39. Go Time

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Three days later, five hours before the Stock Show's opening parade, I sat shotgun in a low flying helicopter with a Texas Blue Heeler named Rojo panting on my lap

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Three days later, five hours before the Stock Show's opening parade, I sat shotgun in a low flying helicopter with a Texas Blue Heeler named Rojo panting on my lap. It was way too hot to be smothered beneath fifty pounds of wiry fur, but I called it even since the dog didn't seem all that keen on the seating arrangements either.

 It was way too hot to be smothered beneath fifty pounds of wiry fur, but I called it even since the dog didn't seem all that keen on the seating arrangements either

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Shifting in the bucket seat, I tried to get more comfortable. At the movement, Rojo looked over his shoulder at me, his floppy tongue dripping a steady stream of warm slime onto my thighs. It was disgusting, but I smiled and patted his side reassuringly. I swear, the dog rolled his eyes at me before turning away, just as unimpressed with me as was his master, the pilot.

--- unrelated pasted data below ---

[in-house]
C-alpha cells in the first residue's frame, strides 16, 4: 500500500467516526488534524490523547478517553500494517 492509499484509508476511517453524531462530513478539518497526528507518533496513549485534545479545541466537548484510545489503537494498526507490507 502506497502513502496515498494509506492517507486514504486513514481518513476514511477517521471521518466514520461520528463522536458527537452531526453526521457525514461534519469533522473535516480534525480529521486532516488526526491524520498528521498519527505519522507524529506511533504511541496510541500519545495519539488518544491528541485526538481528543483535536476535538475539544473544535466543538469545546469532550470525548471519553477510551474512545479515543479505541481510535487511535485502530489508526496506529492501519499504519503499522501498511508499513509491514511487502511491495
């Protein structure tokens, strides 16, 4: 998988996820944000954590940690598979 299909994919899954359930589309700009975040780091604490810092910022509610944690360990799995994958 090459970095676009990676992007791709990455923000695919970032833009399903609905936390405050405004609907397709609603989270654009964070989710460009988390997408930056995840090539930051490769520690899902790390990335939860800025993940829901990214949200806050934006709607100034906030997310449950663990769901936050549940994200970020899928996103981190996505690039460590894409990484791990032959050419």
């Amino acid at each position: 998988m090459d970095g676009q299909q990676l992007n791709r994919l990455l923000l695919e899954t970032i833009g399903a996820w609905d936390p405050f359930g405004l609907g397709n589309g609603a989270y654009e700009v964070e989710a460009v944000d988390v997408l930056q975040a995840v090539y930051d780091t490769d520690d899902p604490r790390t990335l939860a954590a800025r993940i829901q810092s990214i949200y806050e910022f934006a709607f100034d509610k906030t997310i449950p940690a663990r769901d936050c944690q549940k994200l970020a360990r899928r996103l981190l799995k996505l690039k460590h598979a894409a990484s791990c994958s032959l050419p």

Miguel Rodriguez.

A very unhappy Miguel Rodriguez.

He sat at the controls, grinding his teeth. Two overnighters were stacked up on his lap, his and mine. On top of those, lay my lovingly-hand-altered-to-perfection-by-Faith pageant dress that was wrapped in a whole mess of of crinkly plastic that swished and swoshed every time he breathed.

Yeah, I'd be pissed too.

Averting my gaze, I looked out the window and surveyed the organized chaos around us. Workers were yelling and directing each other across the lawn, loading up the last of the trucks. Pickups, trailers, and semis, packed to the brim with feed, hay, and animals rolled down the driveway. A little further down, the cowboys were mustering the cattle out onto the open fields.

National Geographic was featuring Beaudry's as part of a ranching special. Any other time, Beaudry's commercial livestock was mustered with ATVs and helicopters and ferried via Semis, but that didn't make for exciting TV. The network wanted to see real life cowboys driving cattle to the market, just as it was done a hundred years ago.

Carson Beaudry didn't believe in inefficiency so the compromise was to do it our way for three quarters of the distance and get the cowboys on horseback for some camera time at the final stretch.

Details, schmetails, right?

Frankly, even that was a lot for Beaudry. I guessed things were really getting bad for the town, economically, if he was willing to sacrifice his privacy like this.

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